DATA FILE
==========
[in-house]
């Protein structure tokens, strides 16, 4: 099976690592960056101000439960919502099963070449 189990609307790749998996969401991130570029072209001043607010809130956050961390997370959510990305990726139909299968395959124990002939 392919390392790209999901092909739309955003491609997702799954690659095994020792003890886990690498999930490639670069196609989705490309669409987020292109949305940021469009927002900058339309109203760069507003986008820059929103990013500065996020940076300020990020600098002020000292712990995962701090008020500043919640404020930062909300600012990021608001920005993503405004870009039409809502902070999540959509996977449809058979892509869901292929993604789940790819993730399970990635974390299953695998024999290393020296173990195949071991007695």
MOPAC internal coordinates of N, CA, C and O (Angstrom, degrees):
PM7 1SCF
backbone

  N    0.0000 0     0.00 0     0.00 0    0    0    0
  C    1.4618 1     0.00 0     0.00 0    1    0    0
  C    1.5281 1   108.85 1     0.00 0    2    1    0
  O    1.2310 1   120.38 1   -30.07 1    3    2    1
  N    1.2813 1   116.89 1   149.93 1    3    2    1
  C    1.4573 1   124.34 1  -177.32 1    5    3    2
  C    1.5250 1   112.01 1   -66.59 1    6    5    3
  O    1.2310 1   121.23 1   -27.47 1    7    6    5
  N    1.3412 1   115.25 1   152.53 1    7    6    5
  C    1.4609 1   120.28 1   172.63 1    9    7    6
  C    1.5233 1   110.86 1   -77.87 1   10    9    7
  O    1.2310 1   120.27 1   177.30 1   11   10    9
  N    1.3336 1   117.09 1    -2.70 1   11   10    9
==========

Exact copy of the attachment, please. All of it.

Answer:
[in-house]
């Protein structure tokens, strides 16, 4: 099976690592960056101000439960919502099963070449 189990609307790749998996969401991130570029072209001043607010809130956050961390997370959510990305990726139909299968395959124990002939 392919390392790209999901092909739309955003491609997702799954690659095994020792003890886990690498999930490639670069196609989705490309669409987020292109949305940021469009927002900058339309109203760069507003986008820059929103990013500065996020940076300020990020600098002020000292712990995962701090008020500043919640404020930062909300600012990021608001920005993503405004870009039409809502902070999540959509996977449809058979892509869901292929993604789940790819993730399970990635974390299953695998024999290393020296173990195949071991007695």
MOPAC internal coordinates of N, CA, C and O (Angstrom, degrees):
PM7 1SCF
backbone

  N    0.0000 0     0.00 0     0.00 0    0    0    0
  C    1.4618 1     0.00 0     0.00 0    1    0    0
  C    1.5281 1   108.85 1     0.00 0    2    1    0
  O    1.2310 1   120.38 1   -30.07 1    3    2    1
  N    1.2813 1   116.89 1   149.93 1    3    2    1
  C    1.4573 1   124.34 1  -177.32 1    5    3    2
  C    1.5250 1   112.01 1   -66.59 1    6    5    3
  O    1.2310 1   121.23 1   -27.47 1    7    6    5
  N    1.3412 1   115.25 1   152.53 1    7    6    5
  C    1.4609 1   120.28 1   172.63 1    9    7    6
  C    1.5233 1   110.86 1   -77.87 1   10    9    7
  O    1.2310 1   120.27 1   177.30 1   11   10    9
  N    1.3336 1   117.09 1    -2.70 1   11   10    9